Riding the e-commerce boom | Inquirer Business

Riding the e-commerce boom

Alexander Friedhoff

Alexander Friedhoff

This is a pivotal time for Philippine brands who are seeking to transition or lead in e-commerce. Regardless of size and scale, they face a tremendous opportunity to reach new markets for significant growth at this point in time: the Philippines is the fastest-growing e-commerce market in Southeast Asia and the value of its digital economy is set to reach $40 billion by 2025.

The figures speak for themselves. Filipinos spend more than 10 hours a day doing activities on the internet, which is higher than the average global rate of seven hours a day. The Philippines is also known as the social media capital of the world, with users dedicating more than four hours a day to their accounts on platforms like Facebook, Instagram and TikTok.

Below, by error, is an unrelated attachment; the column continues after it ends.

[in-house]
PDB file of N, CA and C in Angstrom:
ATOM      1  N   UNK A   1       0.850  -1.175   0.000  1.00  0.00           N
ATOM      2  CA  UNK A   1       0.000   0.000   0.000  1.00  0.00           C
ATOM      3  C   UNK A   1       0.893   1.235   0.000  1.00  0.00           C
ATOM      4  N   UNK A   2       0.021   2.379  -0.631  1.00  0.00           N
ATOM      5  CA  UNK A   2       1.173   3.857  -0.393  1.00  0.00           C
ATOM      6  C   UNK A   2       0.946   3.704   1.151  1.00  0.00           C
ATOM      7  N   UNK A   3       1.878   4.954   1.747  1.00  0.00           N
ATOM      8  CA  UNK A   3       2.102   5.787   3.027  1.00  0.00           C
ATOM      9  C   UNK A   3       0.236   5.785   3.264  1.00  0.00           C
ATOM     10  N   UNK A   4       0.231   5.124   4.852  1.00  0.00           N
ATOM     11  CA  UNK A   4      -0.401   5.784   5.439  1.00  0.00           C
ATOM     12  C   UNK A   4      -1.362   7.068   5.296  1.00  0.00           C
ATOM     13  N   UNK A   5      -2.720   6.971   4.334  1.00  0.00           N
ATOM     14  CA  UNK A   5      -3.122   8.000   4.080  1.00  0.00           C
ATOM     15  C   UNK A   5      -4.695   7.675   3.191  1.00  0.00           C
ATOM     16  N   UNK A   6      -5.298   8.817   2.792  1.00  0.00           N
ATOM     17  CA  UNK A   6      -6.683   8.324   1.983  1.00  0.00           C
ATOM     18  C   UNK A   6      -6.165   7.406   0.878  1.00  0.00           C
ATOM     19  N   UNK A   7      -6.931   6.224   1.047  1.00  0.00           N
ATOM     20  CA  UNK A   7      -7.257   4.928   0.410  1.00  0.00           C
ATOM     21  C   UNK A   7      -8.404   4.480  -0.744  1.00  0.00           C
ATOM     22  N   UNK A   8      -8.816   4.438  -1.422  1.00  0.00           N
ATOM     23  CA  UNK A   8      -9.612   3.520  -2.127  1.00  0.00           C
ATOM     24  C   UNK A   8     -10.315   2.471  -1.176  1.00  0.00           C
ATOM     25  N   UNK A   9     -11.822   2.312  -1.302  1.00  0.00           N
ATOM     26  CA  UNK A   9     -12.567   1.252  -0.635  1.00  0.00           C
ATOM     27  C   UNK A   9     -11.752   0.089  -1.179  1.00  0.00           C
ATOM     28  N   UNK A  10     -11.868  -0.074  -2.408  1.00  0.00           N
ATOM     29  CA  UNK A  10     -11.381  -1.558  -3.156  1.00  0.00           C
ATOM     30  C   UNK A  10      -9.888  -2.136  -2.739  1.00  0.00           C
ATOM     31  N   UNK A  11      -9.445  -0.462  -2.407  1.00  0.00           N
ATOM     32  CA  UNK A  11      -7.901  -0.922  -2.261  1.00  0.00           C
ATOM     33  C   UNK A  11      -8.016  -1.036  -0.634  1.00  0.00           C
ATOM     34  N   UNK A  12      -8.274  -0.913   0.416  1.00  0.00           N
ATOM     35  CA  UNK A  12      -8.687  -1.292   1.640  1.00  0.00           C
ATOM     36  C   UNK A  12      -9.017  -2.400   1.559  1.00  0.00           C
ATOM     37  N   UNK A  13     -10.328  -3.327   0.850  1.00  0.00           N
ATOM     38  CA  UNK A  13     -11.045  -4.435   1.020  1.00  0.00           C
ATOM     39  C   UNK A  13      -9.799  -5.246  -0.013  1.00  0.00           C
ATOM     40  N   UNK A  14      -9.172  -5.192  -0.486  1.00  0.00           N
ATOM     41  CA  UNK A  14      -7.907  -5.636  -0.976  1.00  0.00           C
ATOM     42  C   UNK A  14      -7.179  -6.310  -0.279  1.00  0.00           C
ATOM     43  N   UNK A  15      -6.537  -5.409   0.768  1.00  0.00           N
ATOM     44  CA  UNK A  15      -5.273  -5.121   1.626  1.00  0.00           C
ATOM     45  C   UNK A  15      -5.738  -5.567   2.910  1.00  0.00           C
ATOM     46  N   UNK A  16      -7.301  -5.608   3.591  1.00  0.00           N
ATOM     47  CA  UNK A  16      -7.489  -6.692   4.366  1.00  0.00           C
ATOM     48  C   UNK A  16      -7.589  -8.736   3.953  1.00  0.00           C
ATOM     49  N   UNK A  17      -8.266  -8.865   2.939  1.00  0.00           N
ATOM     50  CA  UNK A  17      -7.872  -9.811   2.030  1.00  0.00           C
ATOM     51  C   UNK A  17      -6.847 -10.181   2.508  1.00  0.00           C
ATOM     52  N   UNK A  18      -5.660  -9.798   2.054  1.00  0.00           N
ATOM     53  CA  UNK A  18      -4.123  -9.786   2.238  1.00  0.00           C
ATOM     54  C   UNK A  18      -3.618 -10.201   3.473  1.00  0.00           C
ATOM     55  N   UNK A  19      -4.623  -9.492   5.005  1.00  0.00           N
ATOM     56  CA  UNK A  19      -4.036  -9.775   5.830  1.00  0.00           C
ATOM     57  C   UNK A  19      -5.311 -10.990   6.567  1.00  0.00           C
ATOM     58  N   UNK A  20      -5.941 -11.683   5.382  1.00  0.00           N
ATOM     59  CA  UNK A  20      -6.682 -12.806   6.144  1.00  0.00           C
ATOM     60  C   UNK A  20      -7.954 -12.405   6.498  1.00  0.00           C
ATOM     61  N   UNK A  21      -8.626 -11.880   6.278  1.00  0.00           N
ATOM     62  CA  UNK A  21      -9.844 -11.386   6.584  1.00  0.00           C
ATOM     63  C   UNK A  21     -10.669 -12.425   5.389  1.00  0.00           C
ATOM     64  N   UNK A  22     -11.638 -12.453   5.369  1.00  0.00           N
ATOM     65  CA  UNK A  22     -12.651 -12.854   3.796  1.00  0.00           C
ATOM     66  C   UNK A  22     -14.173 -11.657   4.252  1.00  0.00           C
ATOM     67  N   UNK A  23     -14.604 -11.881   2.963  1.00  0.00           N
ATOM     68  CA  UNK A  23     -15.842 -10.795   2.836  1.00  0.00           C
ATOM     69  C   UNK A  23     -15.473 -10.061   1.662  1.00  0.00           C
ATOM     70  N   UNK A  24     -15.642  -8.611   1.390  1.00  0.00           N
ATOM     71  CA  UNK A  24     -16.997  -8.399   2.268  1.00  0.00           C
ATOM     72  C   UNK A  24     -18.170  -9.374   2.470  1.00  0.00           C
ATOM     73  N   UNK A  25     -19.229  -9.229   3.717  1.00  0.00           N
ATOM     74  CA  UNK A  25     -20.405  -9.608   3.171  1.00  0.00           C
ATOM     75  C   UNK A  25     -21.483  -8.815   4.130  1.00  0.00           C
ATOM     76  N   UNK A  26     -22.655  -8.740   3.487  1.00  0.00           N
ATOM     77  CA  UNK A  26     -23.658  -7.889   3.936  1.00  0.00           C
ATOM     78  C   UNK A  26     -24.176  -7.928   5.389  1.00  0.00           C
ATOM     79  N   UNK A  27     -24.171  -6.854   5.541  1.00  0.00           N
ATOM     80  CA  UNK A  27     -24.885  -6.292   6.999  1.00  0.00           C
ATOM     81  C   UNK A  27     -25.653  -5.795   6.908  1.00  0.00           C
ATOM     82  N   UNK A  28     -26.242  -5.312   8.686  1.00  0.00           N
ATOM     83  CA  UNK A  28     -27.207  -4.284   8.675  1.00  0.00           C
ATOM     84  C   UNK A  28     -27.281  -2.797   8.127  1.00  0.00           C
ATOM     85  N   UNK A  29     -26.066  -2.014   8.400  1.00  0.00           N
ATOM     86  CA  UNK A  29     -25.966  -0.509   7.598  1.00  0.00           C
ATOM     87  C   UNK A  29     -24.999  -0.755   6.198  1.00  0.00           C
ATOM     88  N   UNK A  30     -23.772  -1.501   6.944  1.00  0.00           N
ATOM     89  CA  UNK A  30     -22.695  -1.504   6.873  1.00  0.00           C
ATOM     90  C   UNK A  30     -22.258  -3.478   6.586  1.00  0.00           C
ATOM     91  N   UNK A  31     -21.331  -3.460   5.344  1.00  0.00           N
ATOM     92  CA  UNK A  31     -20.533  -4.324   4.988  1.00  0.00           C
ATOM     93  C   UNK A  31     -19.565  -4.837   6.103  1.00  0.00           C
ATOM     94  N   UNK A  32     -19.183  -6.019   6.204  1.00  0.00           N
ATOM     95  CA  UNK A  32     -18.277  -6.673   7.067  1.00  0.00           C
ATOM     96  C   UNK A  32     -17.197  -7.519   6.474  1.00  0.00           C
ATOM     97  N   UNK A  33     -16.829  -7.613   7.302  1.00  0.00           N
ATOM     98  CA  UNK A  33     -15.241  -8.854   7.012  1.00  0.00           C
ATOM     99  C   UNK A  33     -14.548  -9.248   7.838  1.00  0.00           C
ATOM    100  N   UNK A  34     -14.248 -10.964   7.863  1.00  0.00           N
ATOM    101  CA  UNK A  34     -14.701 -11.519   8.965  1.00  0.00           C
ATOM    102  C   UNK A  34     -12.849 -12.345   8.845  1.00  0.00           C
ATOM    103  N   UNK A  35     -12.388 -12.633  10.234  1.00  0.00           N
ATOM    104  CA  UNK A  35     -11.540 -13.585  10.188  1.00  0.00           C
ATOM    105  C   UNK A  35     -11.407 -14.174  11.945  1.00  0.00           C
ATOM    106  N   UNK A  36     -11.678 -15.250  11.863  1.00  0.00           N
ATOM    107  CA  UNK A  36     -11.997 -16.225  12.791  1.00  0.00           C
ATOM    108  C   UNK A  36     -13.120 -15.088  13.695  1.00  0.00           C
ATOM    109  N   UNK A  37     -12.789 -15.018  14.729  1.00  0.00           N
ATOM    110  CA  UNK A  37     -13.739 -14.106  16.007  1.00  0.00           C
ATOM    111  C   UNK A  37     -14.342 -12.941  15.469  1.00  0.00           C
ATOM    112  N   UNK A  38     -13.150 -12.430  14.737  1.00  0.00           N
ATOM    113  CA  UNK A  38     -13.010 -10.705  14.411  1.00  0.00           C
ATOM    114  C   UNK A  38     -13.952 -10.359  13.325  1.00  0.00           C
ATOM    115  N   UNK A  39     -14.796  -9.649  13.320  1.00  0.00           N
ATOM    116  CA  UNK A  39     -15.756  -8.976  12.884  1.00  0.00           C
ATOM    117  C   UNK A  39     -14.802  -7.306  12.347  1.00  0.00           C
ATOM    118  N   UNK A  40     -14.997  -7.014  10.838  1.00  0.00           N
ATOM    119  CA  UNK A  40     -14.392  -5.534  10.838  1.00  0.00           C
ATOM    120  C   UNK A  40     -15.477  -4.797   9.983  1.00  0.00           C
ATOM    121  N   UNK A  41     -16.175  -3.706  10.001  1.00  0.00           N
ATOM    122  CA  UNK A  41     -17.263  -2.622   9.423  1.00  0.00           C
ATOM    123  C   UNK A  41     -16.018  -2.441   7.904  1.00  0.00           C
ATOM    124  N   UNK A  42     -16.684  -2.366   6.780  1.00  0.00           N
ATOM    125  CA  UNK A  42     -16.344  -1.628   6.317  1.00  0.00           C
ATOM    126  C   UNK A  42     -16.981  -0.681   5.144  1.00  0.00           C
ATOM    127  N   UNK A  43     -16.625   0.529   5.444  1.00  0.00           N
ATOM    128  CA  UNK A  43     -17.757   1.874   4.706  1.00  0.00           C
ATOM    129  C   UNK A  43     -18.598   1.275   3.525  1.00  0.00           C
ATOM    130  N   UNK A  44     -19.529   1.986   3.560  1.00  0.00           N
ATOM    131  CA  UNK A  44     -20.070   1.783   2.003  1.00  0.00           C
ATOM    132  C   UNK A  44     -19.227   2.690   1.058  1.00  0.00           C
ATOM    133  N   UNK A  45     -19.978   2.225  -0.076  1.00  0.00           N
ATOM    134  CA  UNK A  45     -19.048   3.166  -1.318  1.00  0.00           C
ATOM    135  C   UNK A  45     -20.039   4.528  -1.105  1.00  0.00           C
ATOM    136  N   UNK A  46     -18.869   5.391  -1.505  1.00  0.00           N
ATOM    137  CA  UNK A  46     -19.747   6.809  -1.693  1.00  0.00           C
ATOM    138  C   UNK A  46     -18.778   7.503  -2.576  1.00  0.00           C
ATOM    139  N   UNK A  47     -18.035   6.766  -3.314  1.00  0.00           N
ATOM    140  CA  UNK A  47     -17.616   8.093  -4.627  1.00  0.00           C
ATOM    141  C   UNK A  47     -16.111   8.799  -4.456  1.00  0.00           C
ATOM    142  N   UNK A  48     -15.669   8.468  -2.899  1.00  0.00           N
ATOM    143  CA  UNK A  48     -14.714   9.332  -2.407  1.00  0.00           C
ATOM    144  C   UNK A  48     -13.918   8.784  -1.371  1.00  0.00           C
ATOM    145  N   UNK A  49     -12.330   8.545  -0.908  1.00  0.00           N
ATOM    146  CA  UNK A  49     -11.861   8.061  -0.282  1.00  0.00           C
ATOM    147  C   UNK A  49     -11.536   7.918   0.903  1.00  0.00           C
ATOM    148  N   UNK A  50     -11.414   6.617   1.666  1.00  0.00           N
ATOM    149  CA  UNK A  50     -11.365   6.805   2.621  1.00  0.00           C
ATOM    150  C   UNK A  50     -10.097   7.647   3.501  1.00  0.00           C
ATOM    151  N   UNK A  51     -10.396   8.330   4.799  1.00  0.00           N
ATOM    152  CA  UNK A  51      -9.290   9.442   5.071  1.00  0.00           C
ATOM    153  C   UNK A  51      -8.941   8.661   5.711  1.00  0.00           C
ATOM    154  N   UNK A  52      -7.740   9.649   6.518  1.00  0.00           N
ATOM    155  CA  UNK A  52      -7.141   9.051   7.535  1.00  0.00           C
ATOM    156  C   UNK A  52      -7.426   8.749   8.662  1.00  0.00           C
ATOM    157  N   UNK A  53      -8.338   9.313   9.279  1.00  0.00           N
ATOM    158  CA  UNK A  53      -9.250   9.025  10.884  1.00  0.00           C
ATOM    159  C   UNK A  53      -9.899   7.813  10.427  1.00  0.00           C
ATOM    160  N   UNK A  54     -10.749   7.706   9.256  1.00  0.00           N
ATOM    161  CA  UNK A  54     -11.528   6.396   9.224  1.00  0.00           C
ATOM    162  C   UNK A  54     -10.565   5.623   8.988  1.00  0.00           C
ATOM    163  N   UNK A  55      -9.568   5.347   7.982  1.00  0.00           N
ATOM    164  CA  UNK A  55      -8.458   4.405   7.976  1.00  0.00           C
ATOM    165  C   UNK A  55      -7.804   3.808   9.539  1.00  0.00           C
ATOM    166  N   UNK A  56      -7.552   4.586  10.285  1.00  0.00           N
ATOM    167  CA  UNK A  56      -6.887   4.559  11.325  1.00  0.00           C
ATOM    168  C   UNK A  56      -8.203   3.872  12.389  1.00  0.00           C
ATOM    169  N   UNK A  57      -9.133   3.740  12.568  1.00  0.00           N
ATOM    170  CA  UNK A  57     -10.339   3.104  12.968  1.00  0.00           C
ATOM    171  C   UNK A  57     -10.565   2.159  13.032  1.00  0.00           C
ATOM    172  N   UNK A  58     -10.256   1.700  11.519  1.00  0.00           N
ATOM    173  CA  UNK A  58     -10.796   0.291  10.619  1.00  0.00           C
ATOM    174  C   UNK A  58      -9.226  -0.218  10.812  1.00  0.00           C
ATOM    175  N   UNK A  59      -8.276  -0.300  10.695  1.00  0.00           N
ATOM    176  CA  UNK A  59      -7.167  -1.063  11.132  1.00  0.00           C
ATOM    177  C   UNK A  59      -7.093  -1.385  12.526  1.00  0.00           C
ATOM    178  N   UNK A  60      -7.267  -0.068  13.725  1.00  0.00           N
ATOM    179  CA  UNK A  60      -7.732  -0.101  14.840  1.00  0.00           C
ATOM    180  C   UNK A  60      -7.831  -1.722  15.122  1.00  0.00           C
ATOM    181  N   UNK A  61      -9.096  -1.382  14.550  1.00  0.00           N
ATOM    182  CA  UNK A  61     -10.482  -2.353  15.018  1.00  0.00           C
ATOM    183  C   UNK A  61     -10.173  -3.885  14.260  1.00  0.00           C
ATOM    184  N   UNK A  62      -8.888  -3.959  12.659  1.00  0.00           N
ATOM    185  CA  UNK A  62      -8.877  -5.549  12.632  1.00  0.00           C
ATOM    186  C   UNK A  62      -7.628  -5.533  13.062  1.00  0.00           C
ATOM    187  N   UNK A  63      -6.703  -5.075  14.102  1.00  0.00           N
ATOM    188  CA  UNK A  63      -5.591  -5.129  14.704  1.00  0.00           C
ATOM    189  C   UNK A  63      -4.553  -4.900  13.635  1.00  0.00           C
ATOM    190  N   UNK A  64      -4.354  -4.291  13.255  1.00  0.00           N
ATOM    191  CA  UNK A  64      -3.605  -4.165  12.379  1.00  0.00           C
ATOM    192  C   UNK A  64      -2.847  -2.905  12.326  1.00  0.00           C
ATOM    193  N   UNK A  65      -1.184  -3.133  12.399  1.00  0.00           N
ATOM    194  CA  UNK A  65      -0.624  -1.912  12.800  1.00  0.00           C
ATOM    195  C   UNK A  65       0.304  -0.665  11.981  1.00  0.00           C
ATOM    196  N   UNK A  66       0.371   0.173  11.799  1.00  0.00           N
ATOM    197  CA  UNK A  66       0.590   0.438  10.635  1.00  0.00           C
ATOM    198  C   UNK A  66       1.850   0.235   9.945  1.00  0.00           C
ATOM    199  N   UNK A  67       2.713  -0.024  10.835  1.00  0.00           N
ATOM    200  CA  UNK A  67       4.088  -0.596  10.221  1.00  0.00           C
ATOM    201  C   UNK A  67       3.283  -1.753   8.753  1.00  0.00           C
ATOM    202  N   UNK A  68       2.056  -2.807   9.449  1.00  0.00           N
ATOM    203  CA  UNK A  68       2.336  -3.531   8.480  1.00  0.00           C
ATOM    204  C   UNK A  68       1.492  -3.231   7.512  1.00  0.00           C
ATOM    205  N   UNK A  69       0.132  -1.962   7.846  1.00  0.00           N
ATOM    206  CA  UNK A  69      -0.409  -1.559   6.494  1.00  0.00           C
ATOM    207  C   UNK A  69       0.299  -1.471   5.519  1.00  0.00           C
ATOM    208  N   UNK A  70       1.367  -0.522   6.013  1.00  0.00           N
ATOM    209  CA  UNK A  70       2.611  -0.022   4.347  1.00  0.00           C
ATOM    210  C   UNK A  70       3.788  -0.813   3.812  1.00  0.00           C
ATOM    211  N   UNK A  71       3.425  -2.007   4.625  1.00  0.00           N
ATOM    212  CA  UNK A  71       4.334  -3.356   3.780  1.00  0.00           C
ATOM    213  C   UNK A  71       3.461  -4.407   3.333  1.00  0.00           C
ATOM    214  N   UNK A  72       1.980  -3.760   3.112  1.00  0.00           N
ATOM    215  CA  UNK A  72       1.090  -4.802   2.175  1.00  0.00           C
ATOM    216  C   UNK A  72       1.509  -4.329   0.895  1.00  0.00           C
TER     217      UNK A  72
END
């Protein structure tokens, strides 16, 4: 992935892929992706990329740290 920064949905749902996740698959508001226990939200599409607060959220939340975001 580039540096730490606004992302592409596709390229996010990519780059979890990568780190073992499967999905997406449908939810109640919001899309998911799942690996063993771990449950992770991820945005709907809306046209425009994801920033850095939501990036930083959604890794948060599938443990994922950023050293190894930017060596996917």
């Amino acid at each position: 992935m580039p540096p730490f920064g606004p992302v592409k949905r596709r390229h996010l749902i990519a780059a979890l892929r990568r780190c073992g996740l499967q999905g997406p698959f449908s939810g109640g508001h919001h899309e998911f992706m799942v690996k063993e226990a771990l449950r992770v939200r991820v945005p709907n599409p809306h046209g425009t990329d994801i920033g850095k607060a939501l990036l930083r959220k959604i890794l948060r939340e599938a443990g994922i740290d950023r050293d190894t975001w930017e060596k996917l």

Rise of social commerce


What can empower brands to make that leap into the powerful engine of e-commerce is an e-commerce enabler, which can help them customize their solutions and leverage tools like omnichannel and analytics to understand and serve their markets better. Euromonitor International, a trusted information resource in the global business community, has recognized that innovations are an e-commerce driver for Philippine businesses.

We are grateful that Euromonitor’s assessment of etaily’s role in this e-commerce juncture aligns with our vision, objectives and initiatives that will sharpen the edge of local businesses in the digital space. As stated in the Euromonitor 2021 Megatrends Report: “etaily’s expansion is expected to drive the growth and development of e-commerce among local businesses, giving them the chance to create an omnichannel experience and expand their customer base in the face of growing competition from international e-commerce giants.”Euromonitor’s report has also detailed some of these trends happening in Philippine e-commerce. First, 39 percent of Filipinos prefer to purchase local products while another 40 percent are more interested in shopping in local stores. This last figure is higher than the global average of 28 percent.